Text by Manuel Veth Photos by Damon Main –
On May 23 our Futbolgrad.com contributing photographer Damon Main attended the 2014-15 Lithuanian Cup Final held in Šiauliai. Damon was able to capture some wonderful images, which can be found at the end of the text.
This year the Lithuanian Cup final was contested between Žalgiris Vilnius and Atlantas Klaipėda. The final was played in the 4000-seat Savivaldybė Stadium in Šiauliai. Located 210 kilometers north of Vilnius and 161 kilometers northeast of Klaipėda, the city was chosen as a neutral venue to hold the cup final between the clubs of Lithuania’s two biggest cities.
The LFF Cup (Lietuvos futbolo federacijos taurė) is a competition that began in 1990. Before then a smaller Soviet Tiesa Cup competition had been held for Lithuanian clubs that were not competing in the larger Soviet football system. Žalgiris managed to win that particular cup in 1966.
While Žalgiris consistently competed in the Soviet Vysshaya Liga the club failed to win a single Soviet Union wide title. The club did, however, manage a third place Soviet Vysshaya Liga finish in 1987 Žalgiris.
Since the collapse of the Union, Žalgiris has won the Lithuanian championship five times, and has also won the Lithuanian Cup nine times.
In comparison Atlantas Klaipėda is a much smaller club. Founded in 1962 as Granitas the club never left much of a mark on Soviet football, and mostly competed in the lower division of the Soviet league system. In 1993 Granitas was renamed PSK Aras, and in 1995 the name was once again changed – this time to Atlantas.
Football matches in Eastern Europe are often relatively cheap to attend, especially when comparing them to the rather inflated prices of the English Premier League. The LFF Cup Final was no different and tickets could be obtained for €3.
Our photographer Damon Main reached the city of Siauliai after a three-hour train journey from Vilnius. The local club FK Šiauliai usually uses the Savivaldybė Stadium, which hosted this year’s final. The stadium was built in 1962, and like many other stadiums constructed in that period of the Soviet Union was a multi-purpose stadium that was supposed to house a number of sports including track and field. The facility therefore includes a running track, which makes it not an ideal venue for watching football matches.
Around 250 Žalgiris fans had made the long train journey to support their club in this year’s final. They mostly occupied one side of the main stand. Opposing them at the other end of the stadium was a much smaller group of yellow and blue Atlantas fans.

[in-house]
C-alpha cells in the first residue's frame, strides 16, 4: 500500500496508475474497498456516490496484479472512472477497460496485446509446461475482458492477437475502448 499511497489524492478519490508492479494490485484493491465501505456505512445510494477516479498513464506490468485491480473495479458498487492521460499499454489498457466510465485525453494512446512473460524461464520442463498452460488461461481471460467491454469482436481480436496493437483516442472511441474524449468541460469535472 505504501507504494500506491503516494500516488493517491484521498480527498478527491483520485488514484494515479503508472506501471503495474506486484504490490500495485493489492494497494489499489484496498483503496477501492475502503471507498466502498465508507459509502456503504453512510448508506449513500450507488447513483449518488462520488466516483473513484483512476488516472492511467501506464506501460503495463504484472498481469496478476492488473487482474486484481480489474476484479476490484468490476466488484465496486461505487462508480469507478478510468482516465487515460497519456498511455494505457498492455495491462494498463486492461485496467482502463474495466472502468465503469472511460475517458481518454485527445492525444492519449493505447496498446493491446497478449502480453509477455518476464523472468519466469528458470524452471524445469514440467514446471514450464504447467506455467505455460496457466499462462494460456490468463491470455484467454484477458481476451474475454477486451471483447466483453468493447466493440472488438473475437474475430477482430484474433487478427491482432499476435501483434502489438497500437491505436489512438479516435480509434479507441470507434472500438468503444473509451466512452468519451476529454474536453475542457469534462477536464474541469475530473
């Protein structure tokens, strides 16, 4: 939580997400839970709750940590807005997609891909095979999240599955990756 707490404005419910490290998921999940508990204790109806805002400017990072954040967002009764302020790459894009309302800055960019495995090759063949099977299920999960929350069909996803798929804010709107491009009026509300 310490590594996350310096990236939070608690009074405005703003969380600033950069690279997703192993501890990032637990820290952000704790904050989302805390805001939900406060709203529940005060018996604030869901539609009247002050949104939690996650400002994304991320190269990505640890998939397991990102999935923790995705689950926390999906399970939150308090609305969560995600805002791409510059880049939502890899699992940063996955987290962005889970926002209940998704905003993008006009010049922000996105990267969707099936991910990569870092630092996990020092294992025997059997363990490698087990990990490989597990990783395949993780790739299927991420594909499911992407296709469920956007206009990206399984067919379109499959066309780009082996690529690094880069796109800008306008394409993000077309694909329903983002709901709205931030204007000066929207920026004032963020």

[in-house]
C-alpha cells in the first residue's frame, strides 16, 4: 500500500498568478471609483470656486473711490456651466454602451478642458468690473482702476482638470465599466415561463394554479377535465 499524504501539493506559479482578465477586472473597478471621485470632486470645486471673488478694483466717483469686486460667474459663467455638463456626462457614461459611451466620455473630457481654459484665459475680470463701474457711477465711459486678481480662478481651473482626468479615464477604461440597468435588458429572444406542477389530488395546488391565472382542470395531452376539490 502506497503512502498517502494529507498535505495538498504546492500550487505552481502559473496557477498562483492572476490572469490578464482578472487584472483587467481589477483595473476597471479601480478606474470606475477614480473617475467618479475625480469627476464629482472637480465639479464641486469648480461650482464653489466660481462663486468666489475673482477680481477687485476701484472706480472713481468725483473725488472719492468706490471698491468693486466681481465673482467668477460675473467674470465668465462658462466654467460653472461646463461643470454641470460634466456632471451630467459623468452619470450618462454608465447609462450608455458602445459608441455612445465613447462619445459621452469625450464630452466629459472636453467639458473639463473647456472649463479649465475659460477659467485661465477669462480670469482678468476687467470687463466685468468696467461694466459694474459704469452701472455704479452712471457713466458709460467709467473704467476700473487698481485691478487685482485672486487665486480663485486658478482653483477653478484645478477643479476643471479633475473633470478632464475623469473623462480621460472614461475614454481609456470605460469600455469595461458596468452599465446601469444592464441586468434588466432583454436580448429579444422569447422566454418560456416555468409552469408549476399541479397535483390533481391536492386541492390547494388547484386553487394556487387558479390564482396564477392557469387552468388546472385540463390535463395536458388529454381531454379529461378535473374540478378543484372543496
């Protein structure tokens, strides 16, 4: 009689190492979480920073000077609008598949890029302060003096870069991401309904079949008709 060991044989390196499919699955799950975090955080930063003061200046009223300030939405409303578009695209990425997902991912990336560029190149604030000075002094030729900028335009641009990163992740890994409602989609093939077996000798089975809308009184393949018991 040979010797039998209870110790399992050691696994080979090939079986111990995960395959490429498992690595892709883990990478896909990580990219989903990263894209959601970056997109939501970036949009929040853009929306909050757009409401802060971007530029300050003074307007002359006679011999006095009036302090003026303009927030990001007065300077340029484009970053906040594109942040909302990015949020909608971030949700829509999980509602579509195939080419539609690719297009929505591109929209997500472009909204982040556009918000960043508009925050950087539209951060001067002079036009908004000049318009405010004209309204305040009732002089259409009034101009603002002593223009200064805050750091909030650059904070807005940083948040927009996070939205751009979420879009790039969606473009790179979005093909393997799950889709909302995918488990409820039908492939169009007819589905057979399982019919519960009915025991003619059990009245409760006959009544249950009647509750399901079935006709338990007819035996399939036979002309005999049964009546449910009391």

Football, unlike basketball, is not the most popular game in Lithuania, and the country therefore does not have the same fan travel culture as other countries in Europe. Most of the people who attended the game were locals and many were neutral towards the outcome of the match.
Also something that was noticeable right from the beginning was the complete lack of open hostility between both sets of fans. This absence of hostility, which can often be observed in many other football competitions in Eastern Europe, led to a colorful spectacle, in a completely sold out stadium.
Especially noticeable were the colors. The yellow and blue colors of Atlantas mixed with the green and white of Žalgiris to create a fantastic display of colors. The use of smoke bombs, streamers, flags and drumbeats brought a real sense of occasion to the game.
In the end Žalgiris Vilnius celebrated as they won the match 2-0, which gave the club its fourth consecutive win. Goals from Deividas Šemberas and Linas Pilibaitis helped secure the win. Šemberas especially had reason to celebrate, as this was his ninth national cup title – having won three in Lithuania and six in Russia with CSKA Moscow.
The title win completes the turnaround of a club that was threatened by extinction just five years ago. It was only in 2008 that Žalgiris lost its license to play in the Lithuanian A Lyga, and had to be re-founded by its fans in 2009.
With the win Žalgiris has now overcome the domination of FBK Kaunas and Ekranas Panevėžys, who previously were the two most dominant clubs in Lithuania after the fall of the Soviet Union. With the club winning the last two league titles, and now holding the record for most cup titles in the country, Žalgiris is set to return as the flag carrier for Lithuanian football.
Manuel Veth is a PhD candidate at the University of London King’s College, London. Originally from Munich, his thesis is entitled: “Selling the People’s Game: Football’s transition from Communism to Capitalism in the Soviet Union and its Successor States”. Follow Manuel on Twitter @homosovieticus.
Damon Main – A native of the ‘granite city’ of Aberdeen in Scotland with a passion for football, writing, photography and travel – Damon has spent most of his life watching football religiously. His main interests are European club football, fan culture and the stadium. Writing largely as a hobby, Damon somehow manages to combine his sense of global wanderlust with a love of writing – producing articles, images and insightful research for a variety of online and print publications.